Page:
One of the first numismatic collecting organizations was formed in 1858. The American Numismatic Society (ANS) was founded for the appreciation of numismatics by Augustus B. Sage and others in New York City. The organization is still one of the premier numismatics groups in the country that is dedicated to numismatic research in all areas of the hobby. The ANS also has one of the best museum collections in the world.

1856 Flying Eagle Cents

1856 Flying Eagle Cent. Image: David Lawrence Rare Coin.
1856 Flying Eagle Cent. Image: David Lawrence Rare Coin.

As mentioned above, the exact mintage for this issue is unknown. Most estimate that the combined mintage of 1856 Flying Eagle Cents is around 2,500 coins. There is also debate about which coins are circulation strike issues and which coins are true Proofs. Many believe the coins issued for Congress are what are now considered by some as circulation strikes and the later restrikes were made as Proofs.

Interestingly, NGC does not list population numbers for 1856 circulation strike Flying Eagle Cents. Their position is that all were struck as Proofs. There are no Mint records to support either position, only the physical evidence of the surviving coins. Regardless, the 1856 Flying Eagle Cent is one of the most popular coins of the 19th century. The coin is also listed in my book, 100 Greatest U.S. Coins (5th Ed., 2019).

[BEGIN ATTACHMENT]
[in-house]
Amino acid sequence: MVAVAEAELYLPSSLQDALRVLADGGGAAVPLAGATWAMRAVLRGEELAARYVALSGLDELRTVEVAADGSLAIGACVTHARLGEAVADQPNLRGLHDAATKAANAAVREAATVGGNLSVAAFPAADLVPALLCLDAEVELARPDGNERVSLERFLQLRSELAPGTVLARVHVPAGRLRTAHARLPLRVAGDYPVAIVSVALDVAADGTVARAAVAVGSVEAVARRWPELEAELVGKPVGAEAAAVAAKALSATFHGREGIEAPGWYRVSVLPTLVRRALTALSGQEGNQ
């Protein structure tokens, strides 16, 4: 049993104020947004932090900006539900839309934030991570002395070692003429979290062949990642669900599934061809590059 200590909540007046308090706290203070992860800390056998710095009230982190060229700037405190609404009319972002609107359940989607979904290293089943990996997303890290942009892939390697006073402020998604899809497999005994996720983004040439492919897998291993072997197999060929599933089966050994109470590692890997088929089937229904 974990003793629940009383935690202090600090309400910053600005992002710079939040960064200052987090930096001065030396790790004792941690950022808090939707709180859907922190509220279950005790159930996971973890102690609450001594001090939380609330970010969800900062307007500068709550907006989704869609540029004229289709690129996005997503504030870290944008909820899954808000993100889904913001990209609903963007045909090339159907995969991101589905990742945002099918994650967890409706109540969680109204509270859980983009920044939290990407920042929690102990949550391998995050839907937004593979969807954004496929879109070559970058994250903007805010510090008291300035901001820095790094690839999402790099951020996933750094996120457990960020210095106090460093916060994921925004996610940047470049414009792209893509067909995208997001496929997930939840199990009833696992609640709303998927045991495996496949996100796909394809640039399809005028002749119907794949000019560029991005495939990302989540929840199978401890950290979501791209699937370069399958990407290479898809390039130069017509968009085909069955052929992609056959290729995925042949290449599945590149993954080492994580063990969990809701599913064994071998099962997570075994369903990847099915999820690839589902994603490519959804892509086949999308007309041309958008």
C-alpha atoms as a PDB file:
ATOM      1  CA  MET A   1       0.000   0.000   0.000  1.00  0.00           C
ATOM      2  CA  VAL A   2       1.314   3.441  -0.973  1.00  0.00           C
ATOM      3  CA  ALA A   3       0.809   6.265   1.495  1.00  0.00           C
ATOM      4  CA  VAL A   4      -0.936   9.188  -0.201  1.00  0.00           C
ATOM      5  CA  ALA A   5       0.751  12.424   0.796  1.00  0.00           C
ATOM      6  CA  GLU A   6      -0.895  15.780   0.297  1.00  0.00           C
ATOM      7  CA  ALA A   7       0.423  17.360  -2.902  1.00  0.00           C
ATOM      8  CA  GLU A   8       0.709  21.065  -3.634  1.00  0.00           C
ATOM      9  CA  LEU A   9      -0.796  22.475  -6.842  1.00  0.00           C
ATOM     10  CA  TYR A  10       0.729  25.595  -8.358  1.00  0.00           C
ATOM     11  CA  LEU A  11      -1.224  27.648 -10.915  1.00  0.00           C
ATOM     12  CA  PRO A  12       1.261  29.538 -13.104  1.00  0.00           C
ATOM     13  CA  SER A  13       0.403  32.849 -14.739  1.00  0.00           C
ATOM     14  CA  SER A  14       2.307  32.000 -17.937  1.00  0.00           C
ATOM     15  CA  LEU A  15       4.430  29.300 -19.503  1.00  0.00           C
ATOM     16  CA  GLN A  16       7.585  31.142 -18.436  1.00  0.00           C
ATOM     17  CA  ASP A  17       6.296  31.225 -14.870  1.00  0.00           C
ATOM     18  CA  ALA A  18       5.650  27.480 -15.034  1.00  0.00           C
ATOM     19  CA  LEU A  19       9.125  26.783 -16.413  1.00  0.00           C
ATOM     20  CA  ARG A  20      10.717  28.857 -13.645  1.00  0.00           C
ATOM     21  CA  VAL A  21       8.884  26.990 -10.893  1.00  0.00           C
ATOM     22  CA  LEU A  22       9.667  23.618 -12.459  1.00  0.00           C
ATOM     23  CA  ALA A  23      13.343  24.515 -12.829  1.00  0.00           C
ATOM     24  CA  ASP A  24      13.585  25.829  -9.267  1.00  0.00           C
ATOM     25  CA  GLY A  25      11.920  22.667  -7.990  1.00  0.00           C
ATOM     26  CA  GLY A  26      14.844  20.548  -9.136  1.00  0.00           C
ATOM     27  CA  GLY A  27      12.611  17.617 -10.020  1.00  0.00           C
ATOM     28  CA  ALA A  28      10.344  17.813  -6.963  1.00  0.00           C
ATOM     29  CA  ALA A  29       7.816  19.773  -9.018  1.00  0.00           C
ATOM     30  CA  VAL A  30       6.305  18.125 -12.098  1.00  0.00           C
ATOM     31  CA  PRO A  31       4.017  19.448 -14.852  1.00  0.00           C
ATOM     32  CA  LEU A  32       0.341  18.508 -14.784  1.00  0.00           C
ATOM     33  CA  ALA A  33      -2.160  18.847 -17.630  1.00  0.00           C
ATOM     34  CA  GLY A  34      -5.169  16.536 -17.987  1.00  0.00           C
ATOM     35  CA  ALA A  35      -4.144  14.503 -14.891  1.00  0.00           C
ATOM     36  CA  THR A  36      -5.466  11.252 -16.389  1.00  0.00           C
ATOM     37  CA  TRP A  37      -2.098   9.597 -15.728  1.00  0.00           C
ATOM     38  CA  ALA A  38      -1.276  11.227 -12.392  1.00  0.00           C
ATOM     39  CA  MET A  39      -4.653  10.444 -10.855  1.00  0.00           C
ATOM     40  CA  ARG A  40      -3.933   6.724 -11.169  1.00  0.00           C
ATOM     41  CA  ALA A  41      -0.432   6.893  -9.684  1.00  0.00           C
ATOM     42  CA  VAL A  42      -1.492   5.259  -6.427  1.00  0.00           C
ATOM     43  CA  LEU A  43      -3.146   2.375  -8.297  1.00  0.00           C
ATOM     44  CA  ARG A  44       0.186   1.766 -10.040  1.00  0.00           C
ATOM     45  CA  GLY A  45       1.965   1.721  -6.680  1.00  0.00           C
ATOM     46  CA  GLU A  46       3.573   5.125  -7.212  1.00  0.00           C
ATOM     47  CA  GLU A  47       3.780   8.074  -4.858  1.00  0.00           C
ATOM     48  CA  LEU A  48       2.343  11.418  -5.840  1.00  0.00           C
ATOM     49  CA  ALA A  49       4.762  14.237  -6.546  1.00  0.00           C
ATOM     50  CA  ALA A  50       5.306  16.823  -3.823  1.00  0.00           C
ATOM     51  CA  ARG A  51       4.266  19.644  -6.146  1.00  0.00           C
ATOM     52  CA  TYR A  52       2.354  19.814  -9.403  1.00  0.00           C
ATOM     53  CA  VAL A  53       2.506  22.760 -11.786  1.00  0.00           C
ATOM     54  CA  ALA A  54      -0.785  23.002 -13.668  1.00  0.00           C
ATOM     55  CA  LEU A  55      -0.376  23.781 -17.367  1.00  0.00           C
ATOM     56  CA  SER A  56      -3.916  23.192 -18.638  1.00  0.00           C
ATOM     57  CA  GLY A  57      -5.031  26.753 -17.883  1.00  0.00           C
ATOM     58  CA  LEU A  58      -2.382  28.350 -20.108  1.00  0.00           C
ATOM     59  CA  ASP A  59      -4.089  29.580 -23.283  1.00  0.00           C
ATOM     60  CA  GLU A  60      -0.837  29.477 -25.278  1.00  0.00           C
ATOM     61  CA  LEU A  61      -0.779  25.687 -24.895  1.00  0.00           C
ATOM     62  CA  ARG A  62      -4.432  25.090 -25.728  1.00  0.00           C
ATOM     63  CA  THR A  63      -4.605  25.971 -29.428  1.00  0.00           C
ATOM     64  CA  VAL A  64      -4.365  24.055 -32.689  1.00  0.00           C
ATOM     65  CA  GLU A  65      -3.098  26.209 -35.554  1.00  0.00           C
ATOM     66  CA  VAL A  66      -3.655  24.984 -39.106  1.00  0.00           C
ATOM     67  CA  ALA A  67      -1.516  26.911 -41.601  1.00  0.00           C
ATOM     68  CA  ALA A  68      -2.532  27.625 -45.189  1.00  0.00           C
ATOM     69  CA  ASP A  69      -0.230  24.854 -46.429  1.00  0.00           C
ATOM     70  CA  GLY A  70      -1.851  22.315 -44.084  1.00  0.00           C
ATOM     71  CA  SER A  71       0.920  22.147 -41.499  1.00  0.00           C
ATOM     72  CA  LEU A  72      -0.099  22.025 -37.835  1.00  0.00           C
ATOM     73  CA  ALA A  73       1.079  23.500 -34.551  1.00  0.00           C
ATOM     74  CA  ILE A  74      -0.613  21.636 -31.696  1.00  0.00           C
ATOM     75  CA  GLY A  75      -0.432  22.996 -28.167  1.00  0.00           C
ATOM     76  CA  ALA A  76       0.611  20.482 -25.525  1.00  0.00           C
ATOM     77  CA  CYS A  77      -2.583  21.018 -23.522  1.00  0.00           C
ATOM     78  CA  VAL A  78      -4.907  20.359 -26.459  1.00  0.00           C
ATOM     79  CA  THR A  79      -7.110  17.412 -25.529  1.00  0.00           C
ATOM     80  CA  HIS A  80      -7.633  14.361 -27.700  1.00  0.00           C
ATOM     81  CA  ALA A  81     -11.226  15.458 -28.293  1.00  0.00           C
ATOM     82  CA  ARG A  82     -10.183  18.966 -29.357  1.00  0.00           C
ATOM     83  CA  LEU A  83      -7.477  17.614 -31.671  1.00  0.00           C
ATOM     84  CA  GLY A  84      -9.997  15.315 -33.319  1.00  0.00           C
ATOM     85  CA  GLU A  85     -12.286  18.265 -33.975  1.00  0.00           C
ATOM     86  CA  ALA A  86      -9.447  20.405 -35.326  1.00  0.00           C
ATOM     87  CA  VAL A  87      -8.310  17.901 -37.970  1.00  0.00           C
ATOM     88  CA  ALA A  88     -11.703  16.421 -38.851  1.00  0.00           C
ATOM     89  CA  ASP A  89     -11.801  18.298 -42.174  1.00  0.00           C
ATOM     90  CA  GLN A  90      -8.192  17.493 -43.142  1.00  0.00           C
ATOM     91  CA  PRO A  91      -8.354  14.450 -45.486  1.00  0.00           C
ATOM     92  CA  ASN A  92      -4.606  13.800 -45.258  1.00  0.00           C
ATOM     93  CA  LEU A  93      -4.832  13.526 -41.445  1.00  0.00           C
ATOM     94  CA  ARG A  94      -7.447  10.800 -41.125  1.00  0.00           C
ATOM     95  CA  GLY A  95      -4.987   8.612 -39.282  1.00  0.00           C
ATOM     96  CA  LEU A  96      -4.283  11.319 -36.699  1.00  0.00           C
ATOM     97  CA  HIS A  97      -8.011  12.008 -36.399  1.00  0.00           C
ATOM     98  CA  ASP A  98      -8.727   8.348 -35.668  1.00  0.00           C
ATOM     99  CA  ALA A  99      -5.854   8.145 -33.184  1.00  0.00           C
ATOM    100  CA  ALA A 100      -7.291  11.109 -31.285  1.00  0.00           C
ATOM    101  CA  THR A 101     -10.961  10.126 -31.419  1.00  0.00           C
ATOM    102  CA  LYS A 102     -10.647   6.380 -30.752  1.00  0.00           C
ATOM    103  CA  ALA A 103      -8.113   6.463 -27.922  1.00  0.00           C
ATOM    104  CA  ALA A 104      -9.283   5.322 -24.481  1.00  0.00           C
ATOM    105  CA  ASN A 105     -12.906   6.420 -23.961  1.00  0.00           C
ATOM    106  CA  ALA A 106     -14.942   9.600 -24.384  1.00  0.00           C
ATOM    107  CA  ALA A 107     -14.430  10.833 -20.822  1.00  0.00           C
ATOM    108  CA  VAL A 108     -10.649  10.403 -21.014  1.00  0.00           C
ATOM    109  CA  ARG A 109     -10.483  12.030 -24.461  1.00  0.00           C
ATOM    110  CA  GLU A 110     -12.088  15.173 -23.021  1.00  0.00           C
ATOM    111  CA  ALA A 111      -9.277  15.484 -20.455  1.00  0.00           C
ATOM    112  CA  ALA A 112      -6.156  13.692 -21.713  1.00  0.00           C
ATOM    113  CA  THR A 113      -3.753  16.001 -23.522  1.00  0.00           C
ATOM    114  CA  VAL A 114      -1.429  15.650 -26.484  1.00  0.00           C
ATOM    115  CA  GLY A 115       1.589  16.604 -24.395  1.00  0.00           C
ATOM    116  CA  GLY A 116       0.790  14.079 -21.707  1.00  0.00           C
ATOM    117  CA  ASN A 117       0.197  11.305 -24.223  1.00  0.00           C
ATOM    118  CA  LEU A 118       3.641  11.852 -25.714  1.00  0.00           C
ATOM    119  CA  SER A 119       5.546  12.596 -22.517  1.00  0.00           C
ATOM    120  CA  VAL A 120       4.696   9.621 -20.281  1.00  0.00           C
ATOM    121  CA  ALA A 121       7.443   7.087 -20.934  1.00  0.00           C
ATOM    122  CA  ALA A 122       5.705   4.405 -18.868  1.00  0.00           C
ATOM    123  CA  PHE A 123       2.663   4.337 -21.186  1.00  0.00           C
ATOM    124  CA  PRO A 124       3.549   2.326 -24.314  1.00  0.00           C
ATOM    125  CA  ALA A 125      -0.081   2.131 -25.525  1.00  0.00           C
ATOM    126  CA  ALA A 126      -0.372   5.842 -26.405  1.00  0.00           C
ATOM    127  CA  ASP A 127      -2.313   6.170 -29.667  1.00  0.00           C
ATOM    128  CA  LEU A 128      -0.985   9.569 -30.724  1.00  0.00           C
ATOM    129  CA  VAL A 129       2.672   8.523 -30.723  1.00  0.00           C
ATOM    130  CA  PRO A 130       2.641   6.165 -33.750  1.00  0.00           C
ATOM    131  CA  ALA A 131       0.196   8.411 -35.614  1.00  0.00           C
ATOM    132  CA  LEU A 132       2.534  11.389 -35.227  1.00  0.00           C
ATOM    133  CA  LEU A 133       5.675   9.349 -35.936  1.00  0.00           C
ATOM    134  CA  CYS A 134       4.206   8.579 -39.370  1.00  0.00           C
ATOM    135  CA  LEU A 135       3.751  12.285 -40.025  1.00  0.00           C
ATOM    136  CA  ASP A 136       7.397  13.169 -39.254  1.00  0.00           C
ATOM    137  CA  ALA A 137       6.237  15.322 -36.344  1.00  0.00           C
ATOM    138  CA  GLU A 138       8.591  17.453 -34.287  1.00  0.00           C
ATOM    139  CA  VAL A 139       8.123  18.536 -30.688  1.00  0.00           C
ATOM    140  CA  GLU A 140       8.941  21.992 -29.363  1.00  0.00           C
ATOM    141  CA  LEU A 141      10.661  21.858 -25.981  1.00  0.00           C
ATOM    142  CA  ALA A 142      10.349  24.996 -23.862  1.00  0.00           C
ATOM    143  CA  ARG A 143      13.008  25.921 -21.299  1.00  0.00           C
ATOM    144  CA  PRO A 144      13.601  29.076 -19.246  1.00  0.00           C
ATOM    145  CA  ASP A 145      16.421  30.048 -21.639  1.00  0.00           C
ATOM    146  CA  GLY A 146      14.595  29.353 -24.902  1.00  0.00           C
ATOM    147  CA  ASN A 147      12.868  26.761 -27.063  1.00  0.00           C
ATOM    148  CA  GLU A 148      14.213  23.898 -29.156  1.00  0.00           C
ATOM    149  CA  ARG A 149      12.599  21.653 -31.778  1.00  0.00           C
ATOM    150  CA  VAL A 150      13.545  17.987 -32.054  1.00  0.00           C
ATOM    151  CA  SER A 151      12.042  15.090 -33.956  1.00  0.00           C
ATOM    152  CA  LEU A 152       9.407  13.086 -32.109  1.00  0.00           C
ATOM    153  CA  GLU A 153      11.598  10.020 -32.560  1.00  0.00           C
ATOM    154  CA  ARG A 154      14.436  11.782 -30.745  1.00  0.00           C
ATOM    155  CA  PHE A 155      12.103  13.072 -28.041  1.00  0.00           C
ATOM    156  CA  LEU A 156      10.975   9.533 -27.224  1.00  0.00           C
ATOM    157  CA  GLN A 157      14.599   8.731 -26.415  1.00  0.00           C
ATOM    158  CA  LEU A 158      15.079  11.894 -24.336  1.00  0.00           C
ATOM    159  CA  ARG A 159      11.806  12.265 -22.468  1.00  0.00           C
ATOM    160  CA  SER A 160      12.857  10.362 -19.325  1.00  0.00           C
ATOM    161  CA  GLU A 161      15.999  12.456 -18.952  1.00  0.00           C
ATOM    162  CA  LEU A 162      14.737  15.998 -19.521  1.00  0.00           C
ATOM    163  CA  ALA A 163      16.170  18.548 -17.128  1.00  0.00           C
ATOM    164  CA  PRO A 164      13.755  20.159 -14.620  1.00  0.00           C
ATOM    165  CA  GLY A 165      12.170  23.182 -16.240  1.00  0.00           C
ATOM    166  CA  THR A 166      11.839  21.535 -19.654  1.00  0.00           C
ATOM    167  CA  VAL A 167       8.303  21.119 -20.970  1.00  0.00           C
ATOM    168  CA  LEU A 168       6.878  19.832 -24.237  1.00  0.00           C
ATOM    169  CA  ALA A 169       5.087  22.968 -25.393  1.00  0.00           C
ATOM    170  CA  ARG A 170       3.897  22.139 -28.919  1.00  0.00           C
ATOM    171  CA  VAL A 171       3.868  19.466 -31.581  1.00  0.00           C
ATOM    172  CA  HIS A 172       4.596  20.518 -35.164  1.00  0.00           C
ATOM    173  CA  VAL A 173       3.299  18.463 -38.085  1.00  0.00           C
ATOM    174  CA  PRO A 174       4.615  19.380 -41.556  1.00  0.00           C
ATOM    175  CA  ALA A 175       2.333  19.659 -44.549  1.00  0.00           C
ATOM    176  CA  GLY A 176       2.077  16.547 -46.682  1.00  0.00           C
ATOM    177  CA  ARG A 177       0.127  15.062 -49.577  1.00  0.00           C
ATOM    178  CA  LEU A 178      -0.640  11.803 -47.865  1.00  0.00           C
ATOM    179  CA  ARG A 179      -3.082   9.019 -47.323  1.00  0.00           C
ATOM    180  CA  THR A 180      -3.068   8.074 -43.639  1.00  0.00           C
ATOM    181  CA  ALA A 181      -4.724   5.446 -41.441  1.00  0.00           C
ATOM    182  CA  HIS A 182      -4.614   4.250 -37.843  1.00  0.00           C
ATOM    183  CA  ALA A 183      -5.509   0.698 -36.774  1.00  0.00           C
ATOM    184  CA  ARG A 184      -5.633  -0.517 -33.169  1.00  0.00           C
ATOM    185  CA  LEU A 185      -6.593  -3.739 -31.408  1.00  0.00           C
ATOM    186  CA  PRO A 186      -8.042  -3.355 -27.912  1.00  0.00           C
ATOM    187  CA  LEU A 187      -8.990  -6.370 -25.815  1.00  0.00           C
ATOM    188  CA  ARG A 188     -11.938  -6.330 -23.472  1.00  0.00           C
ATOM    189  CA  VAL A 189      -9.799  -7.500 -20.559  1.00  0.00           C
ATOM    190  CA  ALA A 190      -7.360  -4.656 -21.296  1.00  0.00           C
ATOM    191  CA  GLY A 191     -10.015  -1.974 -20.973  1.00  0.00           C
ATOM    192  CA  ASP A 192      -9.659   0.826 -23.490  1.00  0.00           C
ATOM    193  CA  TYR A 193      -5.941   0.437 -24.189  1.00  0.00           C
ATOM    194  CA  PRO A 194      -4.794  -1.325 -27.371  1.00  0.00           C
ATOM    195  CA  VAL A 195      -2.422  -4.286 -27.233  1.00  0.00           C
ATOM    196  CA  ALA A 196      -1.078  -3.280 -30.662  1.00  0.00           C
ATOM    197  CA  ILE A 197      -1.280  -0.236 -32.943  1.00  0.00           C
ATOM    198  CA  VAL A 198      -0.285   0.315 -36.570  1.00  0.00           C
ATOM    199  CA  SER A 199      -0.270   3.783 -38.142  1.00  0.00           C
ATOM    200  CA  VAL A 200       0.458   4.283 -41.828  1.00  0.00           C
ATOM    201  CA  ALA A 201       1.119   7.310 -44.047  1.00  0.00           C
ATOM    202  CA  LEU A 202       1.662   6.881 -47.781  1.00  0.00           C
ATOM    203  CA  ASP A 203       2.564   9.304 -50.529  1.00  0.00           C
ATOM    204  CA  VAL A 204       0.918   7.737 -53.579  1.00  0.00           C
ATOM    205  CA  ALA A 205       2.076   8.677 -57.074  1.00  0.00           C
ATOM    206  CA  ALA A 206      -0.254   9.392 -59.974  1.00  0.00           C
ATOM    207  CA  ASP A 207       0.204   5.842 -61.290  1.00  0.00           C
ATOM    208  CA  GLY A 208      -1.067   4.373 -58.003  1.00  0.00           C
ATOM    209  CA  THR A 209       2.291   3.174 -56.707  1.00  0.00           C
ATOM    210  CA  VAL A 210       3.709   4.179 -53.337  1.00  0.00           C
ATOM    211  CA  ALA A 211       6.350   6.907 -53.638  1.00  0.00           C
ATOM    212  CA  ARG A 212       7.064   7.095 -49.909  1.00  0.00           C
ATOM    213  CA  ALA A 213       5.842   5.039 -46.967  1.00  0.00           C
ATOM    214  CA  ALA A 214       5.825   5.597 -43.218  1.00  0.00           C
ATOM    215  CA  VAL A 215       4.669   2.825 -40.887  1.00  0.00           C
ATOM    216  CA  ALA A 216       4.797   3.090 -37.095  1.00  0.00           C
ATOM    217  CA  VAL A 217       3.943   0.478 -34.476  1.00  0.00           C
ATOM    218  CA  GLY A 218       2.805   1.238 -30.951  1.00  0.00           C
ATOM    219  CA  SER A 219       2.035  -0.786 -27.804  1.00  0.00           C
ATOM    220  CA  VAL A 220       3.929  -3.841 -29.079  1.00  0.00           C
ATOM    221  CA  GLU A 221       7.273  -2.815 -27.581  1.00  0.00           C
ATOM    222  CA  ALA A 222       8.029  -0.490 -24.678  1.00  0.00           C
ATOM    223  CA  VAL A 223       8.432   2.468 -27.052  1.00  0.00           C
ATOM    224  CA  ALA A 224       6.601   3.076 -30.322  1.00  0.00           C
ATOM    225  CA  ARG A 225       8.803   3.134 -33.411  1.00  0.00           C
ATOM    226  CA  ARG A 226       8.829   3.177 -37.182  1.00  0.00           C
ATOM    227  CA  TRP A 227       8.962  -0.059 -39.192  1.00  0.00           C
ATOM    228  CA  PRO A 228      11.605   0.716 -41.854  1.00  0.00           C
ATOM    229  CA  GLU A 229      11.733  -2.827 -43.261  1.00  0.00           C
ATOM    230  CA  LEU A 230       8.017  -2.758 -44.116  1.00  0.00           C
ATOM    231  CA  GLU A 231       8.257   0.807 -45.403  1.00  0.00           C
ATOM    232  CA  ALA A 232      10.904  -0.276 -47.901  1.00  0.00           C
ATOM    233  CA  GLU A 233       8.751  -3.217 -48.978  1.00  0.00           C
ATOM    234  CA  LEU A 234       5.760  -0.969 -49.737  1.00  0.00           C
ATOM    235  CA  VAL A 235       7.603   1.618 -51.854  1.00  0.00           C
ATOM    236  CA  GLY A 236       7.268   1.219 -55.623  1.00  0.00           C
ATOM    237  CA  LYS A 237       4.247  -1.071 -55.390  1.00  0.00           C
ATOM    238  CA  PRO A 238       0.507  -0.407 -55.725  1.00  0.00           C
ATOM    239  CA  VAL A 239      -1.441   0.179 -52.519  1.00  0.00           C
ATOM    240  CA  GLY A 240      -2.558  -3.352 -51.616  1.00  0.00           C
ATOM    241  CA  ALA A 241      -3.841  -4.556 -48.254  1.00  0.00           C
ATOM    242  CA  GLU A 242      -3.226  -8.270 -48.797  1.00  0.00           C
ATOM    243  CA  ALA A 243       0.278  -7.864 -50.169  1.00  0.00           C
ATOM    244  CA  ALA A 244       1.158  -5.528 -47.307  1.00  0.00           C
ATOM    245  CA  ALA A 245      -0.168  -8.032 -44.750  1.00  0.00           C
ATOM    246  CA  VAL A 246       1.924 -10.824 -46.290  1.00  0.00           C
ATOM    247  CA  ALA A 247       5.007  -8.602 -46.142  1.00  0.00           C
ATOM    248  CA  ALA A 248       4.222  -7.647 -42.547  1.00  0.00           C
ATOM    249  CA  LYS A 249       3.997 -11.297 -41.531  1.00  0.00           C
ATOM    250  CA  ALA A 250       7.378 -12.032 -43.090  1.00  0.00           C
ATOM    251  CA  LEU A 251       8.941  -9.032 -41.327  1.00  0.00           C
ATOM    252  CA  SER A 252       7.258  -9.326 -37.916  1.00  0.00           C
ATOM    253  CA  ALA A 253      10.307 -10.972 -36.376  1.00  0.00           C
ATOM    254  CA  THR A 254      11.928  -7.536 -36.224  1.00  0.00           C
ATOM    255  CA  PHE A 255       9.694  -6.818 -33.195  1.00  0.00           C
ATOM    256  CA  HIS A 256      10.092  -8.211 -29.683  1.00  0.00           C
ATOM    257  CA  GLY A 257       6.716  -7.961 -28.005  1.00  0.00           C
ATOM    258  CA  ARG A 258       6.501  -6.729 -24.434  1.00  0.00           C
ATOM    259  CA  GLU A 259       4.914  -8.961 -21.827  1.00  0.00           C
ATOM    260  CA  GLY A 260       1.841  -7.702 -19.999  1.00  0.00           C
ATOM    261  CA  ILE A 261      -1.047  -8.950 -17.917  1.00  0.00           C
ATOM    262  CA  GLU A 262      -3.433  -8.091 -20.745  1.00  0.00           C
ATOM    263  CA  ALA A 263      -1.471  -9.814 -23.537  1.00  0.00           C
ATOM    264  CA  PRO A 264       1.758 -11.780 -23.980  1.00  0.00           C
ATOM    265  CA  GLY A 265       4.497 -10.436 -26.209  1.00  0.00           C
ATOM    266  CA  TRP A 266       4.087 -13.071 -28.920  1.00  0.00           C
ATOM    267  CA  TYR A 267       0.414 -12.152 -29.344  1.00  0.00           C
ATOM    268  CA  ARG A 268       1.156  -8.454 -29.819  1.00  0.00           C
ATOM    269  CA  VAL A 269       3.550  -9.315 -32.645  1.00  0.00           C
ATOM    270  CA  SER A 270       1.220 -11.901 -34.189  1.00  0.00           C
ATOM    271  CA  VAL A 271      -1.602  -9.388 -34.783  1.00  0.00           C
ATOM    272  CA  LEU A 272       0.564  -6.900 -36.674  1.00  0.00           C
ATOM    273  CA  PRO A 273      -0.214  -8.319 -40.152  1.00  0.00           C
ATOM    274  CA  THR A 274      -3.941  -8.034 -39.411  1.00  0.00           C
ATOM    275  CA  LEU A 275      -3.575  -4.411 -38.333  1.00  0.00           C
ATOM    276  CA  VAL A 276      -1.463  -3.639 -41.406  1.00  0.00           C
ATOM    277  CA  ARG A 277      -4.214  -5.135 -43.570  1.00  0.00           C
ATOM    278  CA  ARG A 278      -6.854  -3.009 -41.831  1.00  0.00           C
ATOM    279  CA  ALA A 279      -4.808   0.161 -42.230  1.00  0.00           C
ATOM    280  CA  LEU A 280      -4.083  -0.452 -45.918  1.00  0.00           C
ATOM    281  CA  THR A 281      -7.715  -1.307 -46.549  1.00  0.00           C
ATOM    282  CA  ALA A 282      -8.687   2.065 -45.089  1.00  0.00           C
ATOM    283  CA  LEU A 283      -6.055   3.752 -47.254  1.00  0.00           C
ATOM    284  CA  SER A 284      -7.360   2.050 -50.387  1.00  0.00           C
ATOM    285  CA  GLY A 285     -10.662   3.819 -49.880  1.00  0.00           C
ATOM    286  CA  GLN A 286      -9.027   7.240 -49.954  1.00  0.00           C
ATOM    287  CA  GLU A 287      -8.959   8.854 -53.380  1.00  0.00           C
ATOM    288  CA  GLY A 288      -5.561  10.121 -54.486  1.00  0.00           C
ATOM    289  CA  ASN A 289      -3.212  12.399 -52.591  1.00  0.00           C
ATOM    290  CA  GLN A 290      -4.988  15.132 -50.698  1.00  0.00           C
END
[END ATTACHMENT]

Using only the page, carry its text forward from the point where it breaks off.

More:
Collectors have a range of grades to consider when purchasing this popular issue. Circulated coins are often encountered, many with problems or mishandling. Coins graded between Proof 62 and Proof 64 are the most commonly seen grade for the date. Superb Gem examples of 1856 Flying Eagle Cents are very rare. NGC has only graded 30 coins as PF 65, three as PF 66, and a single coin at the PF 67 level. It should also be noted that none have received the Cameo or Ultra Cameo designation.

The pattern 1856 Flying Eagle Cents and their short-lived descendants (the regular issues of 1857-1858) launched a revolution in the birth of modern coin collecting. This short series of only three years has many interesting varieties and different issues. The Proof Flying Eagle Cents of 1857 and 1858 are both very rare and highly desirable Type coins. The U.S. Mint also produced a host of Pattern coins centered around this issue, most specifically made for the newly created coin collectors who emerged from the mania around their release.

Whether you choose to spend the money for the relatively expensive 1856 Flying Eagle Cent or one of its much more affordable cousins, the 1857 and 1858 regular issues, you will own a coin closely tied to the start of coin collecting in America.

* * *

Suggested Reading

Snow, Richard. A Guide Book of Flying Eagle and Indian Head Cents. Whitman Publishing. (2009)

Guth, Ron and Jeff Garrett. United States Coinage: A Study by Type. Whitman Publishing. (2005)